Liberals screamed when the President cut $90 Million in ObamaCare advertising costs from the federal budget, but as always, the free market worked.
The insurance startup Oscar Health has launched an ad campaign Monday aimed at getting young people to enroll.
The company is boosting its ad spending after the Trump slashed its ACA advertising budget by 90 percent.
Commuters in New York City are now seeing posters blanketing the subway system showing actual Oscar customers touting the benefits of having insurance coverage.
What is important to note, is that it is guaranteed that the funds spent by the private company, will be spent less frivolously than the federal government would spend! What is most important is that the American Taxpayer does not have to foot the bill!
With plans on spending a ‘multi-million dollar campaign”, it is a great start. There are plenty of insurance companies out there to pick up the costs so the taxpayers do not have to.
Oscar Vice President Sara Rowghani says the company is stepping up in part because the government is pulling back.
“Particularly in this year of uncertainty, it’s really important for us to be in market early and and reassure the 22 million folks that are insured that it is really important to get covered,” she tells Shots.
Rowghani says the early message focuses on reminding people about open enrollment. The ads include the dates enrollment starts and ends, with the Oscar logo much less prominent.
The company declined to say how much it’s spending on the ads, but did say it’s a multi-million dollar campaign. It will run in the six states where Oscar does business, and will be on TV, radio and in subways and buses. That includes in New York state, where open enrollment runs from Nov. 1 through Jan. 31, 2018.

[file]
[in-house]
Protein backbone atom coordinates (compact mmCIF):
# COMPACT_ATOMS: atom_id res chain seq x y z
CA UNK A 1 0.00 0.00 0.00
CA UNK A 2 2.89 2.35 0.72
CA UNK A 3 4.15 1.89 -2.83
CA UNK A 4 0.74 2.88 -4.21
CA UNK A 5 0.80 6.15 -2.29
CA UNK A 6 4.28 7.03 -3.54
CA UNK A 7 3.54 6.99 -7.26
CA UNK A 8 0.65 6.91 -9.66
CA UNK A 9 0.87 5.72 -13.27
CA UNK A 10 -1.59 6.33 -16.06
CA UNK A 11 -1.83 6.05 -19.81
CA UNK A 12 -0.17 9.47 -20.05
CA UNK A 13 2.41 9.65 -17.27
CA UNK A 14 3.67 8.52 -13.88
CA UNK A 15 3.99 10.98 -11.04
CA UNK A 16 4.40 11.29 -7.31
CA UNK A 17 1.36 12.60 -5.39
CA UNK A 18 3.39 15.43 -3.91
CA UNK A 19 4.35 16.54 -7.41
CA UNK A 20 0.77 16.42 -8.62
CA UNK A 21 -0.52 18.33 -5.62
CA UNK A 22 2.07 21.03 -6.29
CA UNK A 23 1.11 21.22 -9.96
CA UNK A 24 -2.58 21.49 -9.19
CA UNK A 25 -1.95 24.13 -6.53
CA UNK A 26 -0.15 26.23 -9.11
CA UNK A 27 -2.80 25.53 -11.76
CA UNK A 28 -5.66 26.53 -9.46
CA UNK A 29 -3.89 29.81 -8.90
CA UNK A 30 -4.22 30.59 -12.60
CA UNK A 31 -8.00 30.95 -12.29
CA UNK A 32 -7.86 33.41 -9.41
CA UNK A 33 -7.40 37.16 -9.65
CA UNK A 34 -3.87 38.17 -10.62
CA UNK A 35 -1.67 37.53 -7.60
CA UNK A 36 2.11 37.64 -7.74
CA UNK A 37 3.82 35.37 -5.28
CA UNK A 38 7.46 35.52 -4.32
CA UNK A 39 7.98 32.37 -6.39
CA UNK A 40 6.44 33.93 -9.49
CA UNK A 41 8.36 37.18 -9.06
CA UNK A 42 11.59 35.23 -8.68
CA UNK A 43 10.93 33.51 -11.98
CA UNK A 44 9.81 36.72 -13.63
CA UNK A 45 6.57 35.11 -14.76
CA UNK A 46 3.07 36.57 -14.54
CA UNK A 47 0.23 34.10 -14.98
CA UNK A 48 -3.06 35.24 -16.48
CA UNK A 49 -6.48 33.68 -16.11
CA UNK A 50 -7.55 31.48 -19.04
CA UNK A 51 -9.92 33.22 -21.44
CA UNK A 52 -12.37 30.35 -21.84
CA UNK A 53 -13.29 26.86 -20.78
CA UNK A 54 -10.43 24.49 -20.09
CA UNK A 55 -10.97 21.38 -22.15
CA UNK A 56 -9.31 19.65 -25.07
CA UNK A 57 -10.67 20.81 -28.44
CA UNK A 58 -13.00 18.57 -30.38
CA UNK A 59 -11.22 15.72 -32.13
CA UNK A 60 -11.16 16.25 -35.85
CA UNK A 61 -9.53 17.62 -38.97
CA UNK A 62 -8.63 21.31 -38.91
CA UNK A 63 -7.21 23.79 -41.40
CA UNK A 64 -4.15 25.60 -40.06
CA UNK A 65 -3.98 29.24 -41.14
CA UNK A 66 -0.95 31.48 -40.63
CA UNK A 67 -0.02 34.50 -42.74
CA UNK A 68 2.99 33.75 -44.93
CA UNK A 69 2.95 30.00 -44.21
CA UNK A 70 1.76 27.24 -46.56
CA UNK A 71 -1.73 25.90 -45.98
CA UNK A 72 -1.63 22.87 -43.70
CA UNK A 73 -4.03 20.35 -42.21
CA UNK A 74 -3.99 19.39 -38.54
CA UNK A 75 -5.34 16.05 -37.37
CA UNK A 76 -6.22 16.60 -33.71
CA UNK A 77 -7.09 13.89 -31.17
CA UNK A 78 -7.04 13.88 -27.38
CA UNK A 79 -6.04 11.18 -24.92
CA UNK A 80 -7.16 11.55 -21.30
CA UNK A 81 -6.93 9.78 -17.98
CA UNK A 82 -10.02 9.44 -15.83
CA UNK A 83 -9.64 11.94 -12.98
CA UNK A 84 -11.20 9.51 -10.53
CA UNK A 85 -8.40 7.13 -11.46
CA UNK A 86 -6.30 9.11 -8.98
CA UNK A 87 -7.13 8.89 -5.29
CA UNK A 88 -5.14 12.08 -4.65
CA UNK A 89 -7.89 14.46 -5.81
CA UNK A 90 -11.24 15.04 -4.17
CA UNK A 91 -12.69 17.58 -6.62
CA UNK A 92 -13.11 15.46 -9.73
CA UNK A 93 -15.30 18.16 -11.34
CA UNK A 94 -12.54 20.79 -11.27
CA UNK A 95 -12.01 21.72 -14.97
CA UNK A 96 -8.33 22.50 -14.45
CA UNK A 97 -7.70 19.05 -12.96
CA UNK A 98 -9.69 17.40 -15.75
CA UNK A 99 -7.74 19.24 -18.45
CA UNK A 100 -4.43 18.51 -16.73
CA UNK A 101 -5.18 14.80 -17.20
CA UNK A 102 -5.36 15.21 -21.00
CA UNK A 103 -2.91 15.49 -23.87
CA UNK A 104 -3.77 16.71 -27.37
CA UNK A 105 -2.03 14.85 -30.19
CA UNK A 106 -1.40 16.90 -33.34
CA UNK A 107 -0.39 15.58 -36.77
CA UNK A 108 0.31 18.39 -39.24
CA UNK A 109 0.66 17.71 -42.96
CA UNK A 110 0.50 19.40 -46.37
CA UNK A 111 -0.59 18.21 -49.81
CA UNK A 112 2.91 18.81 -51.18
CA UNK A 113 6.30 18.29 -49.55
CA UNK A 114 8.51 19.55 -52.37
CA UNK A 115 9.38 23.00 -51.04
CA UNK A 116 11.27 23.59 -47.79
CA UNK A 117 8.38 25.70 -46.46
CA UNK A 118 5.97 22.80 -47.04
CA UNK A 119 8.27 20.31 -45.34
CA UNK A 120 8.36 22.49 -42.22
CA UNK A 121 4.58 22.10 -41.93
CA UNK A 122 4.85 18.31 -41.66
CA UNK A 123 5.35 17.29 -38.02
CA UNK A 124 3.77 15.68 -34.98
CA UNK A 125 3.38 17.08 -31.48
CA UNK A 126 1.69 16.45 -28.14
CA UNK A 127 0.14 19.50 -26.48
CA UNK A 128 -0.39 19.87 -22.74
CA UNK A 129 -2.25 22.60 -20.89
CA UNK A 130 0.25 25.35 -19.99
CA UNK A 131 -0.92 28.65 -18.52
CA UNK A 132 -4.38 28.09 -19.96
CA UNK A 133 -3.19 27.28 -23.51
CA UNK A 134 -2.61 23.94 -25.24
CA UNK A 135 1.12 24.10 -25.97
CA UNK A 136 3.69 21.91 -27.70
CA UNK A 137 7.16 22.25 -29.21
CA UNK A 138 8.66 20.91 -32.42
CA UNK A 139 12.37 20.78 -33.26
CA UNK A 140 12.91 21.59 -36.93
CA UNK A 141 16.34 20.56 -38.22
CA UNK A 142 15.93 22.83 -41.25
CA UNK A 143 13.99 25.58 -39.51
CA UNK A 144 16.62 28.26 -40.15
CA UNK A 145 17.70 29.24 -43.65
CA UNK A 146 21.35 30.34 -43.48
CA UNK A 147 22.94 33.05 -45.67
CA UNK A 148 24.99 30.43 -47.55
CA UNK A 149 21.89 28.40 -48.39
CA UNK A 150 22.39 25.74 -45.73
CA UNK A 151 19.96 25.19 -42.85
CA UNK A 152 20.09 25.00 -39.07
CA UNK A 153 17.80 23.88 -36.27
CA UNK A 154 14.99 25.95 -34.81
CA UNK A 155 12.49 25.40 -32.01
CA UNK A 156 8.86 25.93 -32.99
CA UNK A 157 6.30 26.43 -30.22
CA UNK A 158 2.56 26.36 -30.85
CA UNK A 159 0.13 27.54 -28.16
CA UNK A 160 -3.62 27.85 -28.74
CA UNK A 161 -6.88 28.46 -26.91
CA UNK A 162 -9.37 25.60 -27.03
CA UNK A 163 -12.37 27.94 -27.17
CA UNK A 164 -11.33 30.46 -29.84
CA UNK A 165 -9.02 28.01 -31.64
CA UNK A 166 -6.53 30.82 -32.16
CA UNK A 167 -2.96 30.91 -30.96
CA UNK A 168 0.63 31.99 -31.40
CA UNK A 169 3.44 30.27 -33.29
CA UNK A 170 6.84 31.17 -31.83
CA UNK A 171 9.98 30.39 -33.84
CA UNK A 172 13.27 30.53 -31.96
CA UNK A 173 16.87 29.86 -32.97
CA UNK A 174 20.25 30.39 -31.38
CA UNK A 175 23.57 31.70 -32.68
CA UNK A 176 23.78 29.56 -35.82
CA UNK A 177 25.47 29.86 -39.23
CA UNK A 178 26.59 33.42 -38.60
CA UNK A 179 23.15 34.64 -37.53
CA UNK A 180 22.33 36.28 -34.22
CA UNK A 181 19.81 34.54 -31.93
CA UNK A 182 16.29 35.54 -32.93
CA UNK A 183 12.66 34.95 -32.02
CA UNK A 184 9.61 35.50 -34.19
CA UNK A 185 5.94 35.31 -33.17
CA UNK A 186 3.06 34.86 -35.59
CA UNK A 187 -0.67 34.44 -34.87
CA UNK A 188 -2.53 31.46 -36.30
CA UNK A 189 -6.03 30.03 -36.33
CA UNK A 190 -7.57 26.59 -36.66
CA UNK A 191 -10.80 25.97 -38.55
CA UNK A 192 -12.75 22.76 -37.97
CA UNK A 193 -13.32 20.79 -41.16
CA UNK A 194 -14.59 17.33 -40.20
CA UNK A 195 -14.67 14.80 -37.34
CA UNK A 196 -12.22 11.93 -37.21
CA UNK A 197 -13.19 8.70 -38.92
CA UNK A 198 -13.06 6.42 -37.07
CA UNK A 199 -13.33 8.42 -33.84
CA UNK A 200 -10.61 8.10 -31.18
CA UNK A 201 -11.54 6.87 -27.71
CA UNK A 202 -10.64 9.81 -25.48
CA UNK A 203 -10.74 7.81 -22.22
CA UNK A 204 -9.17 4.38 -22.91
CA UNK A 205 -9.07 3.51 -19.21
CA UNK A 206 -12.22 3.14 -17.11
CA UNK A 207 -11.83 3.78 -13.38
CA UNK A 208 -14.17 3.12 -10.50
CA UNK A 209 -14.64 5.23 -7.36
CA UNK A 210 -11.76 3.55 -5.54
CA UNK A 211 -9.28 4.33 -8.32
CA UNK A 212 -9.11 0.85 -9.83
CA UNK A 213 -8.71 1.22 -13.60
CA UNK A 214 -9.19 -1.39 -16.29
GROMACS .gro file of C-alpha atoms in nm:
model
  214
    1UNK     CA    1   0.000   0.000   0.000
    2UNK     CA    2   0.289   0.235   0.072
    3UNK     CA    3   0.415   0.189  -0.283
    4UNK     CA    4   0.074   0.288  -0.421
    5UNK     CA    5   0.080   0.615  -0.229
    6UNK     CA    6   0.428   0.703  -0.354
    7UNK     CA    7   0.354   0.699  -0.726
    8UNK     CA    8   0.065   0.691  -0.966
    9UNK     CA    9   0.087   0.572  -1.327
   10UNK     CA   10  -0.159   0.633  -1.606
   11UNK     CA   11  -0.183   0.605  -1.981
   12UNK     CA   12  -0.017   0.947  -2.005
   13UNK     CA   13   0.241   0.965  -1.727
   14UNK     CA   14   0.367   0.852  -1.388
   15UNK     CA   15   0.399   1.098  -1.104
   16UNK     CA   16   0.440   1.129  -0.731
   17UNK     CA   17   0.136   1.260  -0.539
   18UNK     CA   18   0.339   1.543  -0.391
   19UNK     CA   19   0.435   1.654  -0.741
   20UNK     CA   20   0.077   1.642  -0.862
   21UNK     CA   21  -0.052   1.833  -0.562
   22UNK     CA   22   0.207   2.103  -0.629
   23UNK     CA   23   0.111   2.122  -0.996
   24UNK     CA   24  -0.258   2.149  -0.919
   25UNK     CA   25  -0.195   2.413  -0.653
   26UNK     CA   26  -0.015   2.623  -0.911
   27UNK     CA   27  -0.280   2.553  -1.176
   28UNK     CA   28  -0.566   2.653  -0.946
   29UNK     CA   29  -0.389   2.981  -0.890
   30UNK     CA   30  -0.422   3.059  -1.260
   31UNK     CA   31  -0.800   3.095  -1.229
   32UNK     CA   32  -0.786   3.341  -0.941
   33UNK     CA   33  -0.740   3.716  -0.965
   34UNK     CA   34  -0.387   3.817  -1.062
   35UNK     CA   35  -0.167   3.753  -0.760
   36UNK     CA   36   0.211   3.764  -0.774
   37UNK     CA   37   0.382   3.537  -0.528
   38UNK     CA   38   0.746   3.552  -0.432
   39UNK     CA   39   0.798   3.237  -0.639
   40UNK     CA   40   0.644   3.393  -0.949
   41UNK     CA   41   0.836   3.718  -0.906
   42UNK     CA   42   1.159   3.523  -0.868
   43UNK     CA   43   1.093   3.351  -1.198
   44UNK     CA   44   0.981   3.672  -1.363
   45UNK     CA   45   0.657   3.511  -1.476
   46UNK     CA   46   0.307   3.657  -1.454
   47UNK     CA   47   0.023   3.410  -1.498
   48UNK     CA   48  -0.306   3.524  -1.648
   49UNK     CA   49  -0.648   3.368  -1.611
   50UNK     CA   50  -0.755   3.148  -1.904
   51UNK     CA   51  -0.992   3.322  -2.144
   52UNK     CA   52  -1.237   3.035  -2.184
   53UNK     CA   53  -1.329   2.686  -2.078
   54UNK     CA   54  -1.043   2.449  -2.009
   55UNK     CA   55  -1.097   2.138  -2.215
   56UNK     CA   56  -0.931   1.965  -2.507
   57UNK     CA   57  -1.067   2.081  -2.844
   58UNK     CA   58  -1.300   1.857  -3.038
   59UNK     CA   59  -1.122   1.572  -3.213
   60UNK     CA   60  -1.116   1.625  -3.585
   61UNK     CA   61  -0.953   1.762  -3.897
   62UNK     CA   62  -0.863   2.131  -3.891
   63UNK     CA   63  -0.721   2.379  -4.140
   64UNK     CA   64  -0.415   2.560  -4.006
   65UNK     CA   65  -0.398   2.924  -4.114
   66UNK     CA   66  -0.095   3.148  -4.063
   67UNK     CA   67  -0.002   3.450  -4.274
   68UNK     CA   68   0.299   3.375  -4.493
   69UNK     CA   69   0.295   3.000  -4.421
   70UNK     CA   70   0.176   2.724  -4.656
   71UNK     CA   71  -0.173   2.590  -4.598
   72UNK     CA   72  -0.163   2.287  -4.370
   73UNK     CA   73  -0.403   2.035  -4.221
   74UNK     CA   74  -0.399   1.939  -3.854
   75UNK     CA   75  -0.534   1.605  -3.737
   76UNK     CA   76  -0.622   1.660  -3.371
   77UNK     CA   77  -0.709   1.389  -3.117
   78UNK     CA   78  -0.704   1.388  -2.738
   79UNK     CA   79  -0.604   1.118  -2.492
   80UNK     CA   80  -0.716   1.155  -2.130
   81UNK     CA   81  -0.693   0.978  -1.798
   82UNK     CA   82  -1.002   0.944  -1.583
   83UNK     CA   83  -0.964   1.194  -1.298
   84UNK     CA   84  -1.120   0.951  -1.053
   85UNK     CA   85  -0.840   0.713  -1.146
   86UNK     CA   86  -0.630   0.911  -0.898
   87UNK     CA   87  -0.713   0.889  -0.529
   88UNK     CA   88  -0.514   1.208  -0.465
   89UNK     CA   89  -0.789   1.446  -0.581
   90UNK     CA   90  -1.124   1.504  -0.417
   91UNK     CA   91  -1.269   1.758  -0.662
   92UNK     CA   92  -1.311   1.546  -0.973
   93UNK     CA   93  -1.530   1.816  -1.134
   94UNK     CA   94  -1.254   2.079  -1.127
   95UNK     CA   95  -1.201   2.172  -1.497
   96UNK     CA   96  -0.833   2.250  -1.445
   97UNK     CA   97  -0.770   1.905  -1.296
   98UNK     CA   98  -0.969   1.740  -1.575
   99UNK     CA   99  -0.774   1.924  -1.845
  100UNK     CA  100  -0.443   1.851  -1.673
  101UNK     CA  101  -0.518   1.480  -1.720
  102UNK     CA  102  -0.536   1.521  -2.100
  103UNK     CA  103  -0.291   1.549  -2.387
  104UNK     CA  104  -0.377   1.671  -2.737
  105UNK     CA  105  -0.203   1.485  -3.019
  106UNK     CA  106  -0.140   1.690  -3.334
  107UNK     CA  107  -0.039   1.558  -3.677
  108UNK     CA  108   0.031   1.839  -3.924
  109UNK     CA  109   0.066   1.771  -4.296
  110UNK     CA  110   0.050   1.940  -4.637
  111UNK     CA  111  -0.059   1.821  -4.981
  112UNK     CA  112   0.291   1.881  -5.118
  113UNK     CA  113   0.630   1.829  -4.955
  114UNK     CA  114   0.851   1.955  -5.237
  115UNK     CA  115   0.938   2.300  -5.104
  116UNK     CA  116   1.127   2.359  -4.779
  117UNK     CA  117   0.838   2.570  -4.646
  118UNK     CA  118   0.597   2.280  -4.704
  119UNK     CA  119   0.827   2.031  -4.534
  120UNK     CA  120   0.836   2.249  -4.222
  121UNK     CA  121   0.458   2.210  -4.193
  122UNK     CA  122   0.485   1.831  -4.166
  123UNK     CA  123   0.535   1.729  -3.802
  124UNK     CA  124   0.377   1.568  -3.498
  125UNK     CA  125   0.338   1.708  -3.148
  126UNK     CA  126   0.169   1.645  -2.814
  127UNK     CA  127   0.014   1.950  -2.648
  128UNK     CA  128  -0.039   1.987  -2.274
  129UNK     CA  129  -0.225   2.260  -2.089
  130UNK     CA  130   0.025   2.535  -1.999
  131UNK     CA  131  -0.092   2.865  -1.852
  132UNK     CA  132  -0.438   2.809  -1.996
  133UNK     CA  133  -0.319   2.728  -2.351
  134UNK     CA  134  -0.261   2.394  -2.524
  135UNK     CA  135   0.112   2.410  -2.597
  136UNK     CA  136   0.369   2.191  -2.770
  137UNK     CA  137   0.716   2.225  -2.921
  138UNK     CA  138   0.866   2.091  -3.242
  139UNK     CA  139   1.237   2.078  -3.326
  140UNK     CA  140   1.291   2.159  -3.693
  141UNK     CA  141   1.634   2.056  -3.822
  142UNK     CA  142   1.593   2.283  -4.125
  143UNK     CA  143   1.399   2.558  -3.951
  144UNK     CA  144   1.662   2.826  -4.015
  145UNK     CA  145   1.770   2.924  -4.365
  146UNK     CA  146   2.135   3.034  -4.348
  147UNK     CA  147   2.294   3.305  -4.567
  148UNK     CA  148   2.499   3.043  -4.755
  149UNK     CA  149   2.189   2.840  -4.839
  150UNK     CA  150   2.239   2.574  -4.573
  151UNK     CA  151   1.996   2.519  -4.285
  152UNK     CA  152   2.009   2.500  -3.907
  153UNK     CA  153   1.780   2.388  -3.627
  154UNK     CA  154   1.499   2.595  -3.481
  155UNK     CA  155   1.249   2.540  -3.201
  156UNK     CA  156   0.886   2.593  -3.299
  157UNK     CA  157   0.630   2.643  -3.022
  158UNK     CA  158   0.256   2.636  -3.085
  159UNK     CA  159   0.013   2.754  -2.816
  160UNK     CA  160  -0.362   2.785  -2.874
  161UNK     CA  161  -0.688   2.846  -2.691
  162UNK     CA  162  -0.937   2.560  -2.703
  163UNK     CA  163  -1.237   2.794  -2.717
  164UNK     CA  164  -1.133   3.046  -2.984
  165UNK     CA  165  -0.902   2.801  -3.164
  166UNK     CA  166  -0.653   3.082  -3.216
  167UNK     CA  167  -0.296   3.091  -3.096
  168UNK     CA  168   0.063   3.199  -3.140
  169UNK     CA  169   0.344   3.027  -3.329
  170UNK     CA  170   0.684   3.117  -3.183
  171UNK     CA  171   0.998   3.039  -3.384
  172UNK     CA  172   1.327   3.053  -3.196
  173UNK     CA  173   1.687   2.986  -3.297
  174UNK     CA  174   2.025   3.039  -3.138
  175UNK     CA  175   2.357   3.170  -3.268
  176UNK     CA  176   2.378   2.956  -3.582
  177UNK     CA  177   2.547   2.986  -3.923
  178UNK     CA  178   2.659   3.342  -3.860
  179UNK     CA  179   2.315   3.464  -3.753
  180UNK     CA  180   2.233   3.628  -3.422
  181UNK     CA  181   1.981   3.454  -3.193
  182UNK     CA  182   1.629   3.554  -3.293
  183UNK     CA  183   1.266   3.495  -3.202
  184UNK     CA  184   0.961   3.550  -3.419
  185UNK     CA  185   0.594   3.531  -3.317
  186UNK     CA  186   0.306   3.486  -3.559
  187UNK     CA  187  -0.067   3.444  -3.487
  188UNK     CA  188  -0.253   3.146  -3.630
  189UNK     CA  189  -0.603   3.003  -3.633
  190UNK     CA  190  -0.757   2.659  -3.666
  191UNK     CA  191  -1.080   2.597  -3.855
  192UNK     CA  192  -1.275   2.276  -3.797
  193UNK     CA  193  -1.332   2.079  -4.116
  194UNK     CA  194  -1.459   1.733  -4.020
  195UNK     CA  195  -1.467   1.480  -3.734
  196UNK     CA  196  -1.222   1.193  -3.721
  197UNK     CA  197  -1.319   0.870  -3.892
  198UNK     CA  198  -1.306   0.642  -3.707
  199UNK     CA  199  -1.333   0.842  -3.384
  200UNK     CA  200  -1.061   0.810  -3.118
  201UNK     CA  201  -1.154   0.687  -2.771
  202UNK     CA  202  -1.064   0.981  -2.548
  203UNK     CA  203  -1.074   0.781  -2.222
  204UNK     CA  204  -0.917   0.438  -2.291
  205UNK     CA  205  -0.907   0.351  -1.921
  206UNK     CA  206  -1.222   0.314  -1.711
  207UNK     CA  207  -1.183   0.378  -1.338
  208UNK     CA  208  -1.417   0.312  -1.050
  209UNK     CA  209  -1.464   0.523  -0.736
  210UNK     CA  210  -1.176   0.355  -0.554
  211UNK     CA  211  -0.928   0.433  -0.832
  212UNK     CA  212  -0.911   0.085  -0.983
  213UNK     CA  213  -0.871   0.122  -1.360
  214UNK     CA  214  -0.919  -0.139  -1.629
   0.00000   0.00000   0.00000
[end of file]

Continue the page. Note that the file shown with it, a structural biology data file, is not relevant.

But advertising from private insurers won’t be able to match the power of the advertising in years past by the federal government, says Lori Lodes, who ran outreach for the Affordable Care Act during the Obama administration as director of Communications for the Centers for Medicare and Medicaid Services.
“The reality is there’s only so much that issuers and advocates and other folks can do from the outside, because the government, historically, has been a very trusted messenger,” she says.
Trump’s Department of Health and Human Services says it’s cutting the advertising budget for open enrollment from $100 million down to $10 million. And it will cut back on grants for navigators who help people sign up for a health plan by about 40 percent to $36 million.
However, the agency this year has made major changes, including cutting the open enrollment period for the 35 states that use the federal website, Healthcare.gov, to six weeks from three months. Open enrollment for those customers starts on November 1 and ends December 15.
Oscar is the first private insurance company to step in to try to make up for government’s advertising cuts. Whether others join them — and whether they’re effective — will only be clear when open enrollment ends, and the numbers are tallied sometime early next year.
There are already health insurers who are trying to jump the gun and enroll young people in their health insurance plans before open enrollment begins for ObamaCare. Some health insurers are already having to cut cost of advertising to keep up with the federal government’s healthcare plan. Senators are trying to repeal ObamaCare by the end of the month.